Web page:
Watergate scandal(1972-1974) is one of the major scandals in American political history.
Five men were responsible for burglarizing the Democratic National committee(DNC) headquarters at the Watergate office complex in Washington, D.C.
The political scandal took place in the administration of President Richard M. Nixon. This actually finished his political career for covering up the same.
On June 17, 1972 police arrested five burglars at the Watergate complex. Four of them were active CIA agents. The fifth, James W. McCord, Jr., was the security chief of the committee to Re-elect the President(CREEP) which was presided over by Nixon's former attorney general John Mitchell.
The situation was actively followed by two young reporters, Carl Bernstein and Bob Woodward from the Washington post who published an article regarding the arrest. They are responsible for identifying two co-conspirators in the burglary with the help from FBI.
E. Howard Hunt, Jr(former CIA turned white house staff) and G. Gordon Liddy(FBI working as a counsel for CREEP) were the two involved. Liddy was in-charge of attempt to break into and surveil the headquarters of George S. McGovern, soon to become the Democratic nominee in 1972 U.S Presidential election.
The White house public relations campaign claimed that there had been no involvement by the Nixon administration in the what they called a "third-rate burglary attempt".
The conspirators destroyed almost all the evidences involved in the burglary and Nixon's chief-of-staff and close political counsels were trying to divert the issue. The President by himself ordered the FBI to tamp down the investigation which were actually recorded in Oval office phone call recordings.
Woodward and Bernstein were continuously publishing federal leaks that involves things like direct involvement of Nixon's close associates in the scandal, the burglary was financed through illegally laundered campaign contributions, the Watergate bugging incident was actually a strategical effort to re-elect President Nixon.
Despite all the above allegations, Nixon took a dynamic second term mainly with the help of favorable newspapers and huge trust.
The trial of the five burglars and two accomplices began before Nixon's second term inauguration. All the defendants were pleaded guilty except Liddy and McCord. The court was scheduled to meet again to hear the sentences.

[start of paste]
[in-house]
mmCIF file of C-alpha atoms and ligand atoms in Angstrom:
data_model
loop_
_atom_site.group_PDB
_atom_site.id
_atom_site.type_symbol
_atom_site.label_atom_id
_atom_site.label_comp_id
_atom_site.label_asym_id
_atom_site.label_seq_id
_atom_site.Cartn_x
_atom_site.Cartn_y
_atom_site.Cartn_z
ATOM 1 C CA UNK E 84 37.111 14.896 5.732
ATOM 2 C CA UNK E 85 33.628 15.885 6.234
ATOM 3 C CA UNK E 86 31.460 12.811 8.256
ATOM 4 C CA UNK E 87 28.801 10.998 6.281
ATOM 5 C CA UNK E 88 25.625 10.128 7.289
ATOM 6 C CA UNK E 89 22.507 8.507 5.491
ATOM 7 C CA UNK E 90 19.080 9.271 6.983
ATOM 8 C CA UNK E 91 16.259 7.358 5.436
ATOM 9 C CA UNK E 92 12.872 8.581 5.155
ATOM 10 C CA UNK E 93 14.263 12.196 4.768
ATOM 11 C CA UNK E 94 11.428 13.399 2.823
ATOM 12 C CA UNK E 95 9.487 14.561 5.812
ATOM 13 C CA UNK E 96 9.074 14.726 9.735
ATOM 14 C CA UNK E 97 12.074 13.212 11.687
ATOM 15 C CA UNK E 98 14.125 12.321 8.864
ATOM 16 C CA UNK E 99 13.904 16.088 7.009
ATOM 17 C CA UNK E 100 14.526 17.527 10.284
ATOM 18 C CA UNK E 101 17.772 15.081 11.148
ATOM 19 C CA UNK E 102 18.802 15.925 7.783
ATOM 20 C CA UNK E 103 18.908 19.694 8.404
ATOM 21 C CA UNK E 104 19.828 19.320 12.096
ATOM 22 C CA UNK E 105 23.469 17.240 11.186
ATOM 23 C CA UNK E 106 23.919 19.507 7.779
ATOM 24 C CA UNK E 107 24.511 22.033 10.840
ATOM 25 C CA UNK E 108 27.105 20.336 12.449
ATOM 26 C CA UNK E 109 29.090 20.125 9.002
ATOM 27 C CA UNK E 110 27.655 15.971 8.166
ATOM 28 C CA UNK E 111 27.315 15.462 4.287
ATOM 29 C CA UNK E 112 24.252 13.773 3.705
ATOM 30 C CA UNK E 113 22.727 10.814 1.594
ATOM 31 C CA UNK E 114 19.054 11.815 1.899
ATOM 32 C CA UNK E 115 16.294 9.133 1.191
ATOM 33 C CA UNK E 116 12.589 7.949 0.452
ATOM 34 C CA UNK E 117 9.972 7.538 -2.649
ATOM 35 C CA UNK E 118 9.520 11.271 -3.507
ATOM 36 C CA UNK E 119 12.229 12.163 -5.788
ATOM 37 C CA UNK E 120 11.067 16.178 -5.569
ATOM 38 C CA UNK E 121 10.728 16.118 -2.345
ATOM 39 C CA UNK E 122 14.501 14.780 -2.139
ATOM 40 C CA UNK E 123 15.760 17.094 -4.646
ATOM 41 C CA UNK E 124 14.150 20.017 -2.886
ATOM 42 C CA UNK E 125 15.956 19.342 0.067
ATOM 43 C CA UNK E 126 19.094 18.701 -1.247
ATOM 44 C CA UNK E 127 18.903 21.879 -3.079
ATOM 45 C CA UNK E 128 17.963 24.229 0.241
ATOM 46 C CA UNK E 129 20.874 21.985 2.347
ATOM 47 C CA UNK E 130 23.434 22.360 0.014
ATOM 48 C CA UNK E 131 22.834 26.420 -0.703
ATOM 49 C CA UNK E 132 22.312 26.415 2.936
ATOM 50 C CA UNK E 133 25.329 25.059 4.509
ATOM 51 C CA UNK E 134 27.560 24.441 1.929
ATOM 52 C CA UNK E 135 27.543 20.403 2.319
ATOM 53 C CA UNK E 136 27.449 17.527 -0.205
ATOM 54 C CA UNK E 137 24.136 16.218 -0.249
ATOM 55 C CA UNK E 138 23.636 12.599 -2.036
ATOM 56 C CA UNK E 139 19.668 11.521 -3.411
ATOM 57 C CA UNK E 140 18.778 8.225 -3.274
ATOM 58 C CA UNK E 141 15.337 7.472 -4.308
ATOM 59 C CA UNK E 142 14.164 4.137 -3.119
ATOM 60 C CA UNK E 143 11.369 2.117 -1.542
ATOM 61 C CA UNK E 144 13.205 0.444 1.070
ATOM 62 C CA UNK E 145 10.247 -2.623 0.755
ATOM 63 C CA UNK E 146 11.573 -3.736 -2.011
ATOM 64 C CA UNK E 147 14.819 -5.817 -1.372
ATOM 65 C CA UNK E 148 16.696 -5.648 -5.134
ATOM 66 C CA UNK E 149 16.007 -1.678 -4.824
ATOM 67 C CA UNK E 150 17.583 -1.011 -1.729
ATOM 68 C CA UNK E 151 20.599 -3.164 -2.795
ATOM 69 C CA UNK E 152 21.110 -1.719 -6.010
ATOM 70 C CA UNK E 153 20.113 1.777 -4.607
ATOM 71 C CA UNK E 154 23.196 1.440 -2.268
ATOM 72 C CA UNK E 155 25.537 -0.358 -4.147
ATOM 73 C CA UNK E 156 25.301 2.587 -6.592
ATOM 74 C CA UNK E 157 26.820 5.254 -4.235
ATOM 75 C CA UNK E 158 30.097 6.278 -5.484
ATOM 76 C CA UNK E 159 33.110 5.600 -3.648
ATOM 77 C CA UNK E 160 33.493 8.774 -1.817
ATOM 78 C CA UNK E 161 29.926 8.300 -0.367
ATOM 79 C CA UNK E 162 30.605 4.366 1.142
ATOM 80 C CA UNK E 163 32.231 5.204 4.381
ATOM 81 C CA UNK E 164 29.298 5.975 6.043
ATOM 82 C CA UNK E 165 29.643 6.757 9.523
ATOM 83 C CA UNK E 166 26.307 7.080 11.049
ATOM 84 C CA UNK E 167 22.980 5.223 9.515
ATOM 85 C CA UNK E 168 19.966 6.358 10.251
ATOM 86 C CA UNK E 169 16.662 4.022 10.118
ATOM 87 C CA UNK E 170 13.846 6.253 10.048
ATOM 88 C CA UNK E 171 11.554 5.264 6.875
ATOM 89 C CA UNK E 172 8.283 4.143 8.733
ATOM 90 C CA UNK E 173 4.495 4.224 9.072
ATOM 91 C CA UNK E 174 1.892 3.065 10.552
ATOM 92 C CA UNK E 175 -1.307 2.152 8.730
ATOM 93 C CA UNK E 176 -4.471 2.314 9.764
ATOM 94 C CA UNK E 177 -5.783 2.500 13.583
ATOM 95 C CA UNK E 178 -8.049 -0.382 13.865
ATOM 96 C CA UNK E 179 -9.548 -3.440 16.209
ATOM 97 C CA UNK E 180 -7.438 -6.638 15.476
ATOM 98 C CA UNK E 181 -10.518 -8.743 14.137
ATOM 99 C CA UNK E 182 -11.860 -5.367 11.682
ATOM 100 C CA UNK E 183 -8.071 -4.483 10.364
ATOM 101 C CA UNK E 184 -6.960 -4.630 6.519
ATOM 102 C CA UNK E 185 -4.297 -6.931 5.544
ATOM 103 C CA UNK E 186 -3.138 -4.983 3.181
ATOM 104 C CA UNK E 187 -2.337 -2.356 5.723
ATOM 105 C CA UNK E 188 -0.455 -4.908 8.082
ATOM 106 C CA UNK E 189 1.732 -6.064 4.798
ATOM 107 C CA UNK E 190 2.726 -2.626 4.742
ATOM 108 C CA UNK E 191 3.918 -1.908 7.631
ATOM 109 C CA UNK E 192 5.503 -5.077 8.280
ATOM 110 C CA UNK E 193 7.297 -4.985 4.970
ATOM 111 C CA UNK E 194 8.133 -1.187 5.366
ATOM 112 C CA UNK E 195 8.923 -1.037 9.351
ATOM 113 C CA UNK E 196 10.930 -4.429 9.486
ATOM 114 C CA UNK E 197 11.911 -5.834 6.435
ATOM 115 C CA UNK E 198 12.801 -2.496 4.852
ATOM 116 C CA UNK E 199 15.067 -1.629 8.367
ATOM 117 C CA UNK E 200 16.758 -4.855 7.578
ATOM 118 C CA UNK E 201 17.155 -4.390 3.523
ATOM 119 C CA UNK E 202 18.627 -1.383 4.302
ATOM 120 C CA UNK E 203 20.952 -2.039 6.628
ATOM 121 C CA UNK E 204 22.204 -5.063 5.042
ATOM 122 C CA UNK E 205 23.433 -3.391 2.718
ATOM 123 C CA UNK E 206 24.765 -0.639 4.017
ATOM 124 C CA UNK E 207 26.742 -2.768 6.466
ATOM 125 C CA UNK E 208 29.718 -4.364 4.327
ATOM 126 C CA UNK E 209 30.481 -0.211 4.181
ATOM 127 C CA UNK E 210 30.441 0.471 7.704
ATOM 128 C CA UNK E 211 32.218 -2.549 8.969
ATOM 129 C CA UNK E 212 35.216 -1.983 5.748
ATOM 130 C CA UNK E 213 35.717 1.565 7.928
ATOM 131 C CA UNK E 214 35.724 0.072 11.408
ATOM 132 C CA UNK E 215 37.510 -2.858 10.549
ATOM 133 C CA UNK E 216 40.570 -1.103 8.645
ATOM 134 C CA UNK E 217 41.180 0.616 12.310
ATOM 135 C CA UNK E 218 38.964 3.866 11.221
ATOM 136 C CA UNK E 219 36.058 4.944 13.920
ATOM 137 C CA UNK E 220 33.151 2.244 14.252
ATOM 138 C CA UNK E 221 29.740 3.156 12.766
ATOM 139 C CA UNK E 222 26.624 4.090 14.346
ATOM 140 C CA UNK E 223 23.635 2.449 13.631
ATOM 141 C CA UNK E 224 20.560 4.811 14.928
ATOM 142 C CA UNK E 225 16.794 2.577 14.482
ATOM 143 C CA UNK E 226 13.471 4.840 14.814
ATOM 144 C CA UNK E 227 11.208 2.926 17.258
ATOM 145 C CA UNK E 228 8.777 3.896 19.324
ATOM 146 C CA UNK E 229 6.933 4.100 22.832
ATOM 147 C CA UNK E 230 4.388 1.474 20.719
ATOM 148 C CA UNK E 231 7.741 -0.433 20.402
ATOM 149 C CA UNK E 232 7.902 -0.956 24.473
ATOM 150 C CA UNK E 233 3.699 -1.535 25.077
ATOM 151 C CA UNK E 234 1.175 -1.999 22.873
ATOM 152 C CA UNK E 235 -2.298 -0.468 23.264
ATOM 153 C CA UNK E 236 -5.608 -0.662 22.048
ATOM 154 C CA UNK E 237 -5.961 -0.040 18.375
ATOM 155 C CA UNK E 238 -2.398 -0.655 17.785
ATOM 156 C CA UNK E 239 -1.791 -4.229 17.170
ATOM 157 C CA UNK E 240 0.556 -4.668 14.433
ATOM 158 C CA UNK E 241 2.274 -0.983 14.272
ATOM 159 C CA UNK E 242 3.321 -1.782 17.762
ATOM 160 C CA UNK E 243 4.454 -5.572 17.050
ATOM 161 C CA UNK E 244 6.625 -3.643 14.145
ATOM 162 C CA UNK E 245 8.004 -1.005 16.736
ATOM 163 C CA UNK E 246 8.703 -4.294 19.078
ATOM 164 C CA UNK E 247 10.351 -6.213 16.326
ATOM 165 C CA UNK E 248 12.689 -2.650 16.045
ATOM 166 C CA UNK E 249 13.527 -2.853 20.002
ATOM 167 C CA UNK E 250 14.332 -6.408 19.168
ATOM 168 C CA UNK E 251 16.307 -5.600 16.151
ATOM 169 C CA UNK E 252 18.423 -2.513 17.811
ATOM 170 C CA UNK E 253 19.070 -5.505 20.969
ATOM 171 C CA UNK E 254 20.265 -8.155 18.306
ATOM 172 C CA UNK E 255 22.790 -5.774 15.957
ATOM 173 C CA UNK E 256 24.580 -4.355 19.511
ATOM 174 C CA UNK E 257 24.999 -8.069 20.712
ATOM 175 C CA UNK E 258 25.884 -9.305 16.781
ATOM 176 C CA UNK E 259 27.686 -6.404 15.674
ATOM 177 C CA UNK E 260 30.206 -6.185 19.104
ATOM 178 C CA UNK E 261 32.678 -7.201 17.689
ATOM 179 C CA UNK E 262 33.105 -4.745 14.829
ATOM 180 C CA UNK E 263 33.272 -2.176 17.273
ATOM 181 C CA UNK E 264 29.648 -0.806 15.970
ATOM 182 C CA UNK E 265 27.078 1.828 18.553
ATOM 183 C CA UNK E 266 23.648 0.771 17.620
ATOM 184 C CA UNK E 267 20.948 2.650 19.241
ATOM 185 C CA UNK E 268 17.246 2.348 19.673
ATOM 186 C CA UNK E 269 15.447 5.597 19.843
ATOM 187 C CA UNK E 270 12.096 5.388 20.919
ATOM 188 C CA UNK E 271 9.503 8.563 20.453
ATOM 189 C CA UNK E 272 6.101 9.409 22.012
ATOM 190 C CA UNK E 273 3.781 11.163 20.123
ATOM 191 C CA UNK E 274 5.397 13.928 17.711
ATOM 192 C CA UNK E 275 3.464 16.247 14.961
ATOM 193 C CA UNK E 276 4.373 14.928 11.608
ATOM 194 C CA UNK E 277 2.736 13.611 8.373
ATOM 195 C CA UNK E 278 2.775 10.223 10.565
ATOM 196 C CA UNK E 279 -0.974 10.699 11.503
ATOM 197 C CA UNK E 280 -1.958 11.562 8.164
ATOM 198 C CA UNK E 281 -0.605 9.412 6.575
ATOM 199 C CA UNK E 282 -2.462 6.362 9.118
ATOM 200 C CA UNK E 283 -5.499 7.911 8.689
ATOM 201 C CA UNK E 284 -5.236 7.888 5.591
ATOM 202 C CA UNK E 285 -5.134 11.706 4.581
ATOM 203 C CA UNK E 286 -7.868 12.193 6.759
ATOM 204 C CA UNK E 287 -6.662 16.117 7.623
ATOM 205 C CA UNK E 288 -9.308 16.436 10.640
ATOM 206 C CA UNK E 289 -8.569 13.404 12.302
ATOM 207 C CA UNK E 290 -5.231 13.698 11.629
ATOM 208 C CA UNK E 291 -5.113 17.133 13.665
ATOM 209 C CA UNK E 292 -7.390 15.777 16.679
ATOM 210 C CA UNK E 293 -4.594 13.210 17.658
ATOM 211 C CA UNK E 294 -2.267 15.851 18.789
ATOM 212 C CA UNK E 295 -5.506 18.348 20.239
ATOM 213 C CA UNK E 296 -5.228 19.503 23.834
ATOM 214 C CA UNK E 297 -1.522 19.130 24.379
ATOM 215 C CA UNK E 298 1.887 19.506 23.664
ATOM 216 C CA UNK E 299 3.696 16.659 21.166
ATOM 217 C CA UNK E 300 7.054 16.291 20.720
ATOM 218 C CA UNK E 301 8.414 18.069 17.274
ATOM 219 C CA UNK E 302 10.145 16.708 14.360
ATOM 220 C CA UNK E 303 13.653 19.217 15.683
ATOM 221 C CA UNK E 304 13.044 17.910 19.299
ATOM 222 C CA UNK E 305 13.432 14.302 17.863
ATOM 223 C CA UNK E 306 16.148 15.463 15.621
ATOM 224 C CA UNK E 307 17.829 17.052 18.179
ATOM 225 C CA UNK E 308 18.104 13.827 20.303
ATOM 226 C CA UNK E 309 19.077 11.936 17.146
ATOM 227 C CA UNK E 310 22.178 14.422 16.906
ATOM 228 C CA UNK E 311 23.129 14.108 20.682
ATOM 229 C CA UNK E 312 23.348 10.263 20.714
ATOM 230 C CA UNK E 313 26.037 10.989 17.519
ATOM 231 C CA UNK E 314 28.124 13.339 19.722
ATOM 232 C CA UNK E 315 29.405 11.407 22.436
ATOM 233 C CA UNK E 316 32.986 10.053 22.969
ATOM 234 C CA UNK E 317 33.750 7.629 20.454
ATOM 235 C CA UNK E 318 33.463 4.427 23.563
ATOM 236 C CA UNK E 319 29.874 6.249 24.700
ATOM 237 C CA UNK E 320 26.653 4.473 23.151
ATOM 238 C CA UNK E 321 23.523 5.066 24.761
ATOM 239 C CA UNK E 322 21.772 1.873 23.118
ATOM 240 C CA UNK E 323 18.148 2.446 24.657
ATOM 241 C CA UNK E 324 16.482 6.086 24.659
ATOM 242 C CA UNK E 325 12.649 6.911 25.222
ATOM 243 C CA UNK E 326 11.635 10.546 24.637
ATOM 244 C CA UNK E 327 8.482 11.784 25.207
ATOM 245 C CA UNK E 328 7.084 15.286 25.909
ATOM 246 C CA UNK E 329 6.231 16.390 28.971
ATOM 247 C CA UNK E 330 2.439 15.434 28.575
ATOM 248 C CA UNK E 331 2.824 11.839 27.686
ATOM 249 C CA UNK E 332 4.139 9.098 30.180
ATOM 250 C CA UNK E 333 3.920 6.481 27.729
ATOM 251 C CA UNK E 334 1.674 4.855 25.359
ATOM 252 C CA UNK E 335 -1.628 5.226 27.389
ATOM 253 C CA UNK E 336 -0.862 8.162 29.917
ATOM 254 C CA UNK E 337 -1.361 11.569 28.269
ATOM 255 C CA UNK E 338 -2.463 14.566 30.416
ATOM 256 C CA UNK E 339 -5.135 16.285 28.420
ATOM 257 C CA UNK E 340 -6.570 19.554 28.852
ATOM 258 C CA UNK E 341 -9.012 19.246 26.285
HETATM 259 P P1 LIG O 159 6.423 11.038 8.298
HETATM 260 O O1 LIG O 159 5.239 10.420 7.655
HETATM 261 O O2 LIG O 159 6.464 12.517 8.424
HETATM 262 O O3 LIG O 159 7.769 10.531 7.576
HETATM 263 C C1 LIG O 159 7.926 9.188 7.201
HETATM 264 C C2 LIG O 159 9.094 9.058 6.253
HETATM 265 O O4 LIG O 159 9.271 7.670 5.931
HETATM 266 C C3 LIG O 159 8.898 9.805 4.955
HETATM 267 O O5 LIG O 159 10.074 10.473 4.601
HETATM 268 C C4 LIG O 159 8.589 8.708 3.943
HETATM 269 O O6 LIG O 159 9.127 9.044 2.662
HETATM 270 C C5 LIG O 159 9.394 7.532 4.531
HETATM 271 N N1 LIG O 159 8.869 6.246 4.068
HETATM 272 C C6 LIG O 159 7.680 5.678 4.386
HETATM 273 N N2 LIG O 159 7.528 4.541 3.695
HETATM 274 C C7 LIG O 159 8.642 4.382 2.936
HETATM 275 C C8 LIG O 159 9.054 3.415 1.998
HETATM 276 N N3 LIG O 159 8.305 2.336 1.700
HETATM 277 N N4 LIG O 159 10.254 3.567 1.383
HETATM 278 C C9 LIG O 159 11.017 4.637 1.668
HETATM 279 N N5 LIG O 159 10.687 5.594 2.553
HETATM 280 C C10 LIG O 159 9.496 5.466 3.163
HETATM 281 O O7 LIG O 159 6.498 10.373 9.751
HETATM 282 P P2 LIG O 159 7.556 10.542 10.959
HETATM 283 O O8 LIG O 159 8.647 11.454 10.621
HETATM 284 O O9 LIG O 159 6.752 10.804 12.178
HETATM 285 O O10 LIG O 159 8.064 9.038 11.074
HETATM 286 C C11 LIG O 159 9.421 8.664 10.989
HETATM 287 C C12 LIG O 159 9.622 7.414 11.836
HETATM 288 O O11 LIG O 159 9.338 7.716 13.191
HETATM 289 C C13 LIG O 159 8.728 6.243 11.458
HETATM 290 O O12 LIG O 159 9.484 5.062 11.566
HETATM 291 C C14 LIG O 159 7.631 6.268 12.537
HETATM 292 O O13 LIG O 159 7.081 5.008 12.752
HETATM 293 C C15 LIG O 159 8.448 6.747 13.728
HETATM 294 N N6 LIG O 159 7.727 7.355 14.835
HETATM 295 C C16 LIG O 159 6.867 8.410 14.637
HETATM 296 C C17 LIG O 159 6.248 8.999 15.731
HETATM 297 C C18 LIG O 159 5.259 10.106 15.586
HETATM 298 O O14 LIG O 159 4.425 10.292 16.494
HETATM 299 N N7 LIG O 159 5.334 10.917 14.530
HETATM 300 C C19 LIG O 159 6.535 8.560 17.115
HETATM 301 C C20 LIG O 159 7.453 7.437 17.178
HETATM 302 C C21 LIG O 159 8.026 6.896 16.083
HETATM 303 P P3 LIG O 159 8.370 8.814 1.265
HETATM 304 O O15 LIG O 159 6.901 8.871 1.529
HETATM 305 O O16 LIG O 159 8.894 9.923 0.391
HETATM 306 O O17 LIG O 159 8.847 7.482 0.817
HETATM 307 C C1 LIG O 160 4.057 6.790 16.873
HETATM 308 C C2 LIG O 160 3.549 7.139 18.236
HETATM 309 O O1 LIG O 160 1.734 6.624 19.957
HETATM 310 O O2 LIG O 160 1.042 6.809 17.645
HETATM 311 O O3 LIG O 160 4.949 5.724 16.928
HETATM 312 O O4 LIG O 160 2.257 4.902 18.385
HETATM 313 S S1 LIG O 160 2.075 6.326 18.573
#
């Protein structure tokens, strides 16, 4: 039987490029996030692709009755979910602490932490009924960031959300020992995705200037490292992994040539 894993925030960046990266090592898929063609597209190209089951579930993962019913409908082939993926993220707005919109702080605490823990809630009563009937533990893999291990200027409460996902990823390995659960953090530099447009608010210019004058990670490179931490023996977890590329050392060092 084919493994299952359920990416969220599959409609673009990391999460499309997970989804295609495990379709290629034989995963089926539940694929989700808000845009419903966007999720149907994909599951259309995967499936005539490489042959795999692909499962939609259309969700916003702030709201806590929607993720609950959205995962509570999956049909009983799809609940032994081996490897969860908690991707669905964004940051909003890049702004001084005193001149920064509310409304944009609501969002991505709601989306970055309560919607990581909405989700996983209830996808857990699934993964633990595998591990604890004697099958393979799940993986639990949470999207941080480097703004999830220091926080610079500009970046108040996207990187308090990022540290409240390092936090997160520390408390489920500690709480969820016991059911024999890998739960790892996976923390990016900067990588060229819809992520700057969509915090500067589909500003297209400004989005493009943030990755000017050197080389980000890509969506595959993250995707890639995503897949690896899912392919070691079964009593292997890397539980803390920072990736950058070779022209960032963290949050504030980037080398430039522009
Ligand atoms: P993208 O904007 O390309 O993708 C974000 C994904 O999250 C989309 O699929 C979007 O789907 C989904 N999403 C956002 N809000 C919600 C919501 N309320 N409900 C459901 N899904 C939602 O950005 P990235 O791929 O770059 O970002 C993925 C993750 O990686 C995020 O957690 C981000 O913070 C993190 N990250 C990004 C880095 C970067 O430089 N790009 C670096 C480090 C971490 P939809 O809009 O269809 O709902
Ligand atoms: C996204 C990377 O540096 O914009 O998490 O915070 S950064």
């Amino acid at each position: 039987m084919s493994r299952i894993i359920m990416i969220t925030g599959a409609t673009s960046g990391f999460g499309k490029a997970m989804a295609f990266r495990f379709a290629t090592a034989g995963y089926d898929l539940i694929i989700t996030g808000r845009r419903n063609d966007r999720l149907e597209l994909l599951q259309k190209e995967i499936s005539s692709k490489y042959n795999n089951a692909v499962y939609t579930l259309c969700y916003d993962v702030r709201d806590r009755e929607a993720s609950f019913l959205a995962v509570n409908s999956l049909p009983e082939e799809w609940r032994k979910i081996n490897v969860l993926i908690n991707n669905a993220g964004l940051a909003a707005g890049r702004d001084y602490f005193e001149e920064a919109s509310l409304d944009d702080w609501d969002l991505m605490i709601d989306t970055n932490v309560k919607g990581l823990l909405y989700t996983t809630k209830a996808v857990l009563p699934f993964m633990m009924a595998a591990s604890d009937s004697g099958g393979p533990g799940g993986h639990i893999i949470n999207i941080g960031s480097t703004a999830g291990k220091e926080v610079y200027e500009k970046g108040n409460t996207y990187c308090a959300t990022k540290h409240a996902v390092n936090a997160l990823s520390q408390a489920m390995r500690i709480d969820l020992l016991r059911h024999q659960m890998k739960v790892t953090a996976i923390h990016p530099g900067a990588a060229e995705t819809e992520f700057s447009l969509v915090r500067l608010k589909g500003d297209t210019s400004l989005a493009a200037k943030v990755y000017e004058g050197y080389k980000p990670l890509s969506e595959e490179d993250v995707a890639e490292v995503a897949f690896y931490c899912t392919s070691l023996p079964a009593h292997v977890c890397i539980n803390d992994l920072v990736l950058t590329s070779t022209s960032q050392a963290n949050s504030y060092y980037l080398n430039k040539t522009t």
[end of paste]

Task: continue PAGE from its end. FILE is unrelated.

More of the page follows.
The senate voted to establish a special investigation committee to dig deep into the scandal. The committee was presided over by Samuel J. Ervin, Jr. who was a strict constitutionalist.
McCord claimed that the defendants had been pressured to plead guilty. The transnational conglomerate International Telephone and Telegraph Corporation was under investigation for corrupt financial ties with Nixon's re-election campaign.
The situation got spiced up during Ervin's hearing who revealed dirty spying and wiretapping by White house employees from the beginning and how they tried to cover it up with innocence.
The entire trial was broadcasted and watched by a huge portion of American people. After five days of intense cross examination, it was established that the President was the prime mover and cover-up behind the scandal.
The drama was further intensified by inquiring Nixon himself. Ervin committee subpoenaed the tapes of several Oval office communications. Nixon refused to submit on the grounds of national security.
A storm of public protest pressured Nixon that made him to submit seven out of nine tapes with one tape contained a gap of 18 and half minutes which was clearly not done accidentally.
The Supreme court ruled unanimously that Nixon must provide the complete recordings. On August 5, 1974 the President submitted the transcripts of all the tapes which clearly revealed he was the cover-up behind the scandal.
Nixon announced his resignation on August 8, 1974 which made him the only President to resign from the office.